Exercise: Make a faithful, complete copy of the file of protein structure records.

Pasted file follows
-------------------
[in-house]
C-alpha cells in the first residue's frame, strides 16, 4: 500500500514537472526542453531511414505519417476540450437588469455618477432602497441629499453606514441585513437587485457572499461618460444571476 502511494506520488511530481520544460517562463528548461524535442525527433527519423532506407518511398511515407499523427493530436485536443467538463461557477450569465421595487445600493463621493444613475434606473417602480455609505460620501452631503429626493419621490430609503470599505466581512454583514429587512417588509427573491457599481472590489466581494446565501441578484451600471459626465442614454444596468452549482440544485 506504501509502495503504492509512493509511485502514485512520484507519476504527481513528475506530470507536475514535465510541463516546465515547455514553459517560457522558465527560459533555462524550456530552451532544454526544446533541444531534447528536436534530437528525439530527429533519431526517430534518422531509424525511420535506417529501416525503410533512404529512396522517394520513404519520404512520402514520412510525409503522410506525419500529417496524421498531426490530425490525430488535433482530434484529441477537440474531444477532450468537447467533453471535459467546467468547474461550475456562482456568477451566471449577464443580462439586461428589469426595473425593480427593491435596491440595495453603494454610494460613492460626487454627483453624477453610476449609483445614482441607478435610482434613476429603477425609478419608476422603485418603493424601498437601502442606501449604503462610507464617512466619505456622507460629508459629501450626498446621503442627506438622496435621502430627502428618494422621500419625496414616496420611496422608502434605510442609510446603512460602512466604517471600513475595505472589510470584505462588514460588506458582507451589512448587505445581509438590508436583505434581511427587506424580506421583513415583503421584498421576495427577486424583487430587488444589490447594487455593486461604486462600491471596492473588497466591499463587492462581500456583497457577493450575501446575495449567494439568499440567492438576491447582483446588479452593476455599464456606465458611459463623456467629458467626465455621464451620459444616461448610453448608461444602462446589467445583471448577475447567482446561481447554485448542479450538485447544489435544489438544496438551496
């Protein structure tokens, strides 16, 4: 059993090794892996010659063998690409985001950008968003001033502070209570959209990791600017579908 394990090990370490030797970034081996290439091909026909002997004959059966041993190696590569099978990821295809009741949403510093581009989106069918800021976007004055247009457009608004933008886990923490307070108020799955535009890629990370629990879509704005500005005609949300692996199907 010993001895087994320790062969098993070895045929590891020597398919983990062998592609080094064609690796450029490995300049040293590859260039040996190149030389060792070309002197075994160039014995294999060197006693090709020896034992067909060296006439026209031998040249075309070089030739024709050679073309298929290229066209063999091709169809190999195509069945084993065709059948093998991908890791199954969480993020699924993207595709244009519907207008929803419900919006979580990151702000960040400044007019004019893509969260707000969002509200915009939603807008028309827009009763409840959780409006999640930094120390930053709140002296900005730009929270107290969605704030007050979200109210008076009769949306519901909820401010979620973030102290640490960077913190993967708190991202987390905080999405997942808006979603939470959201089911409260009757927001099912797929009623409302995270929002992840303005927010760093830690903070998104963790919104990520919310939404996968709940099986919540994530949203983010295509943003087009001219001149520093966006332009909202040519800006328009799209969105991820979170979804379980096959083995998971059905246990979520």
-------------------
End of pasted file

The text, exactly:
[in-house]
C-alpha cells in the first residue's frame, strides 16, 4: 500500500514537472526542453531511414505519417476540450437588469455618477432602497441629499453606514441585513437587485457572499461618460444571476 502511494506520488511530481520544460517562463528548461524535442525527433527519423532506407518511398511515407499523427493530436485536443467538463461557477450569465421595487445600493463621493444613475434606473417602480455609505460620501452631503429626493419621490430609503470599505466581512454583514429587512417588509427573491457599481472590489466581494446565501441578484451600471459626465442614454444596468452549482440544485 506504501509502495503504492509512493509511485502514485512520484507519476504527481513528475506530470507536475514535465510541463516546465515547455514553459517560457522558465527560459533555462524550456530552451532544454526544446533541444531534447528536436534530437528525439530527429533519431526517430534518422531509424525511420535506417529501416525503410533512404529512396522517394520513404519520404512520402514520412510525409503522410506525419500529417496524421498531426490530425490525430488535433482530434484529441477537440474531444477532450468537447467533453471535459467546467468547474461550475456562482456568477451566471449577464443580462439586461428589469426595473425593480427593491435596491440595495453603494454610494460613492460626487454627483453624477453610476449609483445614482441607478435610482434613476429603477425609478419608476422603485418603493424601498437601502442606501449604503462610507464617512466619505456622507460629508459629501450626498446621503442627506438622496435621502430627502428618494422621500419625496414616496420611496422608502434605510442609510446603512460602512466604517471600513475595505472589510470584505462588514460588506458582507451589512448587505445581509438590508436583505434581511427587506424580506421583513415583503421584498421576495427577486424583487430587488444589490447594487455593486461604486462600491471596492473588497466591499463587492462581500456583497457577493450575501446575495449567494439568499440567492438576491447582483446588479452593476455599464456606465458611459463623456467629458467626465455621464451620459444616461448610453448608461444602462446589467445583471448577475447567482446561481447554485448542479450538485447544489435544489438544496438551496
């Protein structure tokens, strides 16, 4: 059993090794892996010659063998690409985001950008968003001033502070209570959209990791600017579908 394990090990370490030797970034081996290439091909026909002997004959059966041993190696590569099978990821295809009741949403510093581009989106069918800021976007004055247009457009608004933008886990923490307070108020799955535009890629990370629990879509704005500005005609949300692996199907 010993001895087994320790062969098993070895045929590891020597398919983990062998592609080094064609690796450029490995300049040293590859260039040996190149030389060792070309002197075994160039014995294999060197006693090709020896034992067909060296006439026209031998040249075309070089030739024709050679073309298929290229066209063999091709169809190999195509069945084993065709059948093998991908890791199954969480993020699924993207595709244009519907207008929803419900919006979580990151702000960040400044007019004019893509969260707000969002509200915009939603807008028309827009009763409840959780409006999640930094120390930053709140002296900005730009929270107290969605704030007050979200109210008076009769949306519901909820401010979620973030102290640490960077913190993967708190991202987390905080999405997942808006979603939470959201089911409260009757927001099912797929009623409302995270929002992840303005927010760093830690903070998104963790919104990520919310939404996968709940099986919540994530949203983010295509943003087009001219001149520093966006332009909202040519800006328009799209969105991820979170979804379980096959083995998971059905246990979520």